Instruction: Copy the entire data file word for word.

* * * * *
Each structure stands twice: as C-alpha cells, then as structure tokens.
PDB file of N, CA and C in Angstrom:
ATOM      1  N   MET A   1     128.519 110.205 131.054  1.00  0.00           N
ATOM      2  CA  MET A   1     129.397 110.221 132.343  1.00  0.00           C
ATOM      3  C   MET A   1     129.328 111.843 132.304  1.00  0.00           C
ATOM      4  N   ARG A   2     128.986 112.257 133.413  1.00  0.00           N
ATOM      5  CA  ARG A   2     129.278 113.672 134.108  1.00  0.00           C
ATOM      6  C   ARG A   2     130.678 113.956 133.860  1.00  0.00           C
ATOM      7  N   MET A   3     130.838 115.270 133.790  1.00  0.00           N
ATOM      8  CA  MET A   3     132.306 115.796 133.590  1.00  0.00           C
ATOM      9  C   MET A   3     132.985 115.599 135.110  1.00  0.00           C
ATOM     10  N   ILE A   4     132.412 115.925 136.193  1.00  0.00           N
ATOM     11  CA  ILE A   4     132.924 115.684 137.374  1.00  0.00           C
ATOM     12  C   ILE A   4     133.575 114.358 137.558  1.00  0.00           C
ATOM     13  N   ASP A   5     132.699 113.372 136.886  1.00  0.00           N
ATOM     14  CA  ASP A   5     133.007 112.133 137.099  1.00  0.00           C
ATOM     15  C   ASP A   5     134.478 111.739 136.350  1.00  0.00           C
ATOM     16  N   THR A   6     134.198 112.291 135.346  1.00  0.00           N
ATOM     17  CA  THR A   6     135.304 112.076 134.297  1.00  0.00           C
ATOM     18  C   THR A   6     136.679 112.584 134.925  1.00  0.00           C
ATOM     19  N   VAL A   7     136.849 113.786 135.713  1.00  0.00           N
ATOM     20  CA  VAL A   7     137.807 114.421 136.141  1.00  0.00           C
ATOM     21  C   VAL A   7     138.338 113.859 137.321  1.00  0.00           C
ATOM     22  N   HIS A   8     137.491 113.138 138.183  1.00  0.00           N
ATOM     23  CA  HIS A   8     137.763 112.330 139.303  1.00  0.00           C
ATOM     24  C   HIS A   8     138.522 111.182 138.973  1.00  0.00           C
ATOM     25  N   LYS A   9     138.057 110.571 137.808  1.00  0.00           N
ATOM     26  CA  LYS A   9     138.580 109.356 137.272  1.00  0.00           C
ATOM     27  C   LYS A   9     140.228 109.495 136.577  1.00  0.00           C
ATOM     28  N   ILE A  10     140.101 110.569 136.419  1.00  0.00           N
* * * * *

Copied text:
Each structure stands twice: as C-alpha cells, then as structure tokens.
PDB file of N, CA and C in Angstrom:
ATOM      1  N   MET A   1     128.519 110.205 131.054  1.00  0.00           N
ATOM      2  CA  MET A   1     129.397 110.221 132.343  1.00  0.00           C
ATOM      3  C   MET A   1     129.328 111.843 132.304  1.00  0.00           C
ATOM      4  N   ARG A   2     128.986 112.257 133.413  1.00  0.00           N
ATOM      5  CA  ARG A   2     129.278 113.672 134.108  1.00  0.00           C
ATOM      6  C   ARG A   2     130.678 113.956 133.860  1.00  0.00           C
ATOM      7  N   MET A   3     130.838 115.270 133.790  1.00  0.00           N
ATOM      8  CA  MET A   3     132.306 115.796 133.590  1.00  0.00           C
ATOM      9  C   MET A   3     132.985 115.599 135.110  1.00  0.00           C
ATOM     10  N   ILE A   4     132.412 115.925 136.193  1.00  0.00           N
ATOM     11  CA  ILE A   4     132.924 115.684 137.374  1.00  0.00           C
ATOM     12  C   ILE A   4     133.575 114.358 137.558  1.00  0.00           C
ATOM     13  N   ASP A   5     132.699 113.372 136.886  1.00  0.00           N
ATOM     14  CA  ASP A   5     133.007 112.133 137.099  1.00  0.00           C
ATOM     15  C   ASP A   5     134.478 111.739 136.350  1.00  0.00           C
ATOM     16  N   THR A   6     134.198 112.291 135.346  1.00  0.00           N
ATOM     17  CA  THR A   6     135.304 112.076 134.297  1.00  0.00           C
ATOM     18  C   THR A   6     136.679 112.584 134.925  1.00  0.00           C
ATOM     19  N   VAL A   7     136.849 113.786 135.713  1.00  0.00           N
ATOM     20  CA  VAL A   7     137.807 114.421 136.141  1.00  0.00           C
ATOM     21  C   VAL A   7     138.338 113.859 137.321  1.00  0.00           C
ATOM     22  N   HIS A   8     137.491 113.138 138.183  1.00  0.00           N
ATOM     23  CA  HIS A   8     137.763 112.330 139.303  1.00  0.00           C
ATOM     24  C   HIS A   8     138.522 111.182 138.973  1.00  0.00           C
ATOM     25  N   LYS A   9     138.057 110.571 137.808  1.00  0.00           N
ATOM     26  CA  LYS A   9     138.580 109.356 137.272  1.00  0.00           C
ATOM     27  C   LYS A   9     140.228 109.495 136.577  1.00  0.00           C
ATOM     28  N   ILE A  10     140.101 110.569 136.419  1.00  0.00           N